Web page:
Florida bill allows radioactive streets from cancer-causing mining waste DeSantis signed

Governor and presidential candidate Ron DeSantis signed a bill Thursday permitting roads in Florida to be created with "radioactive" mining waste linked to cancer. 

The state House measure adds phosphogypsum to roadbuilding's "recyclable materials" list. 

Ground rubber from tires, ash residue from coal combustion byproducts, recycled mixed-plastic, glass,

Construction steel were "part of the solid waste stream and that contribute to problems of declining space in landfills.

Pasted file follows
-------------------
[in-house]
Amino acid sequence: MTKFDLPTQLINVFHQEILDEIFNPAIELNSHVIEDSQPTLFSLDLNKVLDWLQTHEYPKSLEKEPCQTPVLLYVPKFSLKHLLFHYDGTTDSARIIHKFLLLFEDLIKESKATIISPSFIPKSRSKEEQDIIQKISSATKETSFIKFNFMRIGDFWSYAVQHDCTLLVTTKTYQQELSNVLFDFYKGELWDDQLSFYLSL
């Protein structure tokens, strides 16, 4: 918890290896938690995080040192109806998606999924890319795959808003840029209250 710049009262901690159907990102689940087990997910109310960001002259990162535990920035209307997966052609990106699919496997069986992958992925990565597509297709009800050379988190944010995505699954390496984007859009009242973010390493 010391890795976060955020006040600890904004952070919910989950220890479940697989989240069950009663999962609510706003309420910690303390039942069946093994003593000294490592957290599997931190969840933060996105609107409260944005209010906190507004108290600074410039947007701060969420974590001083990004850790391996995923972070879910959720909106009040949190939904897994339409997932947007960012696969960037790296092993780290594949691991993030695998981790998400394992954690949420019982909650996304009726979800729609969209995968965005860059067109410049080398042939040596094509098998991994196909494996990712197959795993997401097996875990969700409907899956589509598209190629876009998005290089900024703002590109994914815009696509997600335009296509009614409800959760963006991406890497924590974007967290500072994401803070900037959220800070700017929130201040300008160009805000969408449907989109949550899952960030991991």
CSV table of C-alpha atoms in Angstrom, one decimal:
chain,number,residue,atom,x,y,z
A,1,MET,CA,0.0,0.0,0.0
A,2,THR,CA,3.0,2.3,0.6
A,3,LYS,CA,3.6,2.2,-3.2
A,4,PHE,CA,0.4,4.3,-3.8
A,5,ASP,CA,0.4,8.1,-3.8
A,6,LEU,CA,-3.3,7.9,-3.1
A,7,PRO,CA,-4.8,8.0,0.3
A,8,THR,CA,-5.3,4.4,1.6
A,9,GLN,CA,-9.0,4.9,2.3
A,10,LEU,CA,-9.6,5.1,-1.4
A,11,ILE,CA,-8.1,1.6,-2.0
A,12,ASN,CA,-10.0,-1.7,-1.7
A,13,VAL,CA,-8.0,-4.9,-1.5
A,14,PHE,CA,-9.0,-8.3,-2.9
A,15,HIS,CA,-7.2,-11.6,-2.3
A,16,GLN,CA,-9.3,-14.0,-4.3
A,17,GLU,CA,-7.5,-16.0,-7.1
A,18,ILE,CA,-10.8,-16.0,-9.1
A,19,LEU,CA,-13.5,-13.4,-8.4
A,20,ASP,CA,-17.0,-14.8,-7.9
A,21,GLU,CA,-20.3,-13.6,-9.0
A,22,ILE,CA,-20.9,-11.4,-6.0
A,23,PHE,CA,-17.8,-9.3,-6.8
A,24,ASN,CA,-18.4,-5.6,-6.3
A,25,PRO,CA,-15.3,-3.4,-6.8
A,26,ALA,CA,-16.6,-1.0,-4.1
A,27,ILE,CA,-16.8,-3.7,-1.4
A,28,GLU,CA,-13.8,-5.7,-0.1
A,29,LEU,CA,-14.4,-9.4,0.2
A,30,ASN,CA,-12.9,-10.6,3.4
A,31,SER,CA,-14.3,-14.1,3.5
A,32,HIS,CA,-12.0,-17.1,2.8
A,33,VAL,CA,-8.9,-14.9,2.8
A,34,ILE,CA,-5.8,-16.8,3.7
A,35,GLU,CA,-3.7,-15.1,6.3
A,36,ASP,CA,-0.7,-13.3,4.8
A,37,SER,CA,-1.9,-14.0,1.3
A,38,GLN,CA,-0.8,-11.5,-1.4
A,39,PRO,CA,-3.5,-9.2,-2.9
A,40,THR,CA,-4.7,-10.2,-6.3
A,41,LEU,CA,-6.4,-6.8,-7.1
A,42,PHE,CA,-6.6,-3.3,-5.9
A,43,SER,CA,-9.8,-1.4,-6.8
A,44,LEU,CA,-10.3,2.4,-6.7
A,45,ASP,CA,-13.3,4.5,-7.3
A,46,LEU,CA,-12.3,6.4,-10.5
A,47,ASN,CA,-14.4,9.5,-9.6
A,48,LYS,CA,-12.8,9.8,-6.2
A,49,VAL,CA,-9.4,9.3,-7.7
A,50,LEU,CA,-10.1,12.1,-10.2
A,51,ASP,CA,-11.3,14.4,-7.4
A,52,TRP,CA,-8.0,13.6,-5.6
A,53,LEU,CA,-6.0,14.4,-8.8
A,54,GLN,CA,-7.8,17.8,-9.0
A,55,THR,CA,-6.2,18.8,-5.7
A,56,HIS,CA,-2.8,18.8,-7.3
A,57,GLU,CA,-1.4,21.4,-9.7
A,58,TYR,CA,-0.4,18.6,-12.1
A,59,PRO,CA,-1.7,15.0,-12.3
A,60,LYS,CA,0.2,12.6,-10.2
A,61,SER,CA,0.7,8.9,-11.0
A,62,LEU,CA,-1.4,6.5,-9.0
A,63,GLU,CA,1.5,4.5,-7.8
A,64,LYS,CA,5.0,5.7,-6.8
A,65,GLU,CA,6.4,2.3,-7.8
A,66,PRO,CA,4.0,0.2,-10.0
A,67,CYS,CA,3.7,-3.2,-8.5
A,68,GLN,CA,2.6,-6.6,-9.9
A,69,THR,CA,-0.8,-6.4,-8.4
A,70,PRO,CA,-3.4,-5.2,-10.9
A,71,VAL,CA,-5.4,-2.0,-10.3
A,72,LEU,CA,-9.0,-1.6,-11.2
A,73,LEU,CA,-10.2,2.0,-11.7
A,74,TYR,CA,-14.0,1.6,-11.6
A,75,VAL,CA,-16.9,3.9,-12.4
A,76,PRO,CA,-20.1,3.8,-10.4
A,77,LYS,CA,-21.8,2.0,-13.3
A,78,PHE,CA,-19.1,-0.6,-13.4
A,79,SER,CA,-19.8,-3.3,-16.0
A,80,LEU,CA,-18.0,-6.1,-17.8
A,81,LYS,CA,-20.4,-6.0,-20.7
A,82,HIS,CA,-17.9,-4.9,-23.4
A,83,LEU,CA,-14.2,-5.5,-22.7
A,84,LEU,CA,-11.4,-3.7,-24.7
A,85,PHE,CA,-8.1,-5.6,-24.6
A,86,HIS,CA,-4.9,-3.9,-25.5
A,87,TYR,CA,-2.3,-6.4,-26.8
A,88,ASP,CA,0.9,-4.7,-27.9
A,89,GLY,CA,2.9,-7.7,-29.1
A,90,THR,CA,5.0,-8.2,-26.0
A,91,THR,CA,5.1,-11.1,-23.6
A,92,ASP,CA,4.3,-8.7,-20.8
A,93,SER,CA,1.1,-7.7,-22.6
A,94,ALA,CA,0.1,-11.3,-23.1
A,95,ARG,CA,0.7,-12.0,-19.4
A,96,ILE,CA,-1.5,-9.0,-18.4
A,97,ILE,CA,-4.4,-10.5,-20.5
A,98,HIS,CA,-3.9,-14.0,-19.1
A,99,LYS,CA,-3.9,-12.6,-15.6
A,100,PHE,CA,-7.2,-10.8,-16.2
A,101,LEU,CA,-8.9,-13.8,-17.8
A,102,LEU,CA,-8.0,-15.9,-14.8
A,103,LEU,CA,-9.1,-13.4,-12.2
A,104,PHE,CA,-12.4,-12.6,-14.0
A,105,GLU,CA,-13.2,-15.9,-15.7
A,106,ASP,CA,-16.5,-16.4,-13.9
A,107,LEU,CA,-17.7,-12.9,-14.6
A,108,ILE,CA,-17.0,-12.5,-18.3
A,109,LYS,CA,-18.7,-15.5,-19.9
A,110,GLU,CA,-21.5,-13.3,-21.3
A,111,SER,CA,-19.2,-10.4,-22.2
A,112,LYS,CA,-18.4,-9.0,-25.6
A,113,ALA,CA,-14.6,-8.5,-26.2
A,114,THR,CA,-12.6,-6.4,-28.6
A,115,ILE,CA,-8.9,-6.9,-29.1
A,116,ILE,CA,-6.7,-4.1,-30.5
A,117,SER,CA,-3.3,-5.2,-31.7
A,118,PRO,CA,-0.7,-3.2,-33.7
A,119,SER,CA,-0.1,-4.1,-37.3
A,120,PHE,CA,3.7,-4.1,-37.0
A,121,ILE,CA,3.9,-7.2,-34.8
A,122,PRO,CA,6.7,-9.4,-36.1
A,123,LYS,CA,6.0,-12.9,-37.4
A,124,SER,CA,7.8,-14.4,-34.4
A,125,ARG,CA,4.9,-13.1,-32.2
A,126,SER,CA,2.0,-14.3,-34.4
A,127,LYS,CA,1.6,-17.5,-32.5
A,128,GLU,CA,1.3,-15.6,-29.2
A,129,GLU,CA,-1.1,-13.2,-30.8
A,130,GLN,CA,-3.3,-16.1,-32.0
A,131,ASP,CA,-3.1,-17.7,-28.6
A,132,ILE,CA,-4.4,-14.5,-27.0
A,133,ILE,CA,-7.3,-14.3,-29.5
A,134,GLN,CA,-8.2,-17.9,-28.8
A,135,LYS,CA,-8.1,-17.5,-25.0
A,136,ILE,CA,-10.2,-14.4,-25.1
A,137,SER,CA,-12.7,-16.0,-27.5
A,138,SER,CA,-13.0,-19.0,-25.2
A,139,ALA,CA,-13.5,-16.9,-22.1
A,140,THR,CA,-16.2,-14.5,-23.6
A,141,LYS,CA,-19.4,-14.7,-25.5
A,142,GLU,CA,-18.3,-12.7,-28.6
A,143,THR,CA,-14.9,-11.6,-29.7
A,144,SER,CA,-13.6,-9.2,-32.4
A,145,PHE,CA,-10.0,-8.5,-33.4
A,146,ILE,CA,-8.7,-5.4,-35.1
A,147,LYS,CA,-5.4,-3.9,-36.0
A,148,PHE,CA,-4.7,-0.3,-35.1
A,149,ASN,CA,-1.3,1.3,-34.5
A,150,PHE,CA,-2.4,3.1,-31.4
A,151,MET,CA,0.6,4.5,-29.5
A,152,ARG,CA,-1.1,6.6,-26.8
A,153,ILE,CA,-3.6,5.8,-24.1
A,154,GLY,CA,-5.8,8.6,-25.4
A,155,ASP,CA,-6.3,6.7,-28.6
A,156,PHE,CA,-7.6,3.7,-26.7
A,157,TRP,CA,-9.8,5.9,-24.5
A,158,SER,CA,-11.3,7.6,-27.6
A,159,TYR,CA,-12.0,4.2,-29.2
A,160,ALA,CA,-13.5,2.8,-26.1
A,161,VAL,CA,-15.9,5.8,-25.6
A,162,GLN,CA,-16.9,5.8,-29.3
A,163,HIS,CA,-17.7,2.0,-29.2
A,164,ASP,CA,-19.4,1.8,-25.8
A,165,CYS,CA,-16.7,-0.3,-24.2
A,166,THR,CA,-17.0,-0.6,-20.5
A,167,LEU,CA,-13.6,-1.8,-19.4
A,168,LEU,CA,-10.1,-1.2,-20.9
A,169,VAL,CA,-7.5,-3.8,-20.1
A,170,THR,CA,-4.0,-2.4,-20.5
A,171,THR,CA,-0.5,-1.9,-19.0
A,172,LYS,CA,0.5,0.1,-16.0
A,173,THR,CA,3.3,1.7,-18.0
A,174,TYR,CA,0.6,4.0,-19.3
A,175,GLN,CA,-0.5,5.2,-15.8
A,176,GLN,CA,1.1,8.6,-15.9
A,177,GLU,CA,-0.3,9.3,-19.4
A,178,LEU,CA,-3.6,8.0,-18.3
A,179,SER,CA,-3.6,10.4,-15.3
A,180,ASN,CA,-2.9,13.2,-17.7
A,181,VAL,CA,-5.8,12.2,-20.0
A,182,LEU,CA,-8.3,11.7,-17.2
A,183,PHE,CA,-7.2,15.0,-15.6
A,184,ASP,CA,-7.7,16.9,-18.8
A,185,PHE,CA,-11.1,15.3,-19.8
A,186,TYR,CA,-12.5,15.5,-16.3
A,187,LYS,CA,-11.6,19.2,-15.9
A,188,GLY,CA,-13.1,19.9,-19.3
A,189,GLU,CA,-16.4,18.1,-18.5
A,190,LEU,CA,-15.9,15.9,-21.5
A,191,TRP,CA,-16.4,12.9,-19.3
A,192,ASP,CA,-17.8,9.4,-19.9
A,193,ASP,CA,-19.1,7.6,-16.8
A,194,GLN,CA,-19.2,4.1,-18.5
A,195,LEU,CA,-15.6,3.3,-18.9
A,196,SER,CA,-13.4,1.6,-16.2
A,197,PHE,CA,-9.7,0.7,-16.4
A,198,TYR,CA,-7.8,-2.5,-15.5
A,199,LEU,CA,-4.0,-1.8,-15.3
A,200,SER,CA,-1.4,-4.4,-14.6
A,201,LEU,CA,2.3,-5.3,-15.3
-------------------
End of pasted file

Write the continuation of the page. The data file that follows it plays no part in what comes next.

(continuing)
Phosphogypsum doesn't go in landfills. The EPA deems it "radioactive material" because it contains "small amounts" of uranium and radium.

The residual phosphogypsum from fertilizer mining contains decaying radon-producing components.

An EPA representative told CBS News that the chemical is "potentially cancer-causing, radioactive gas." 

The Clean Air Act requires that phosphogypsum be controlled in engineered stacks to reduce public exposure to radon and other radionuclides in the material.

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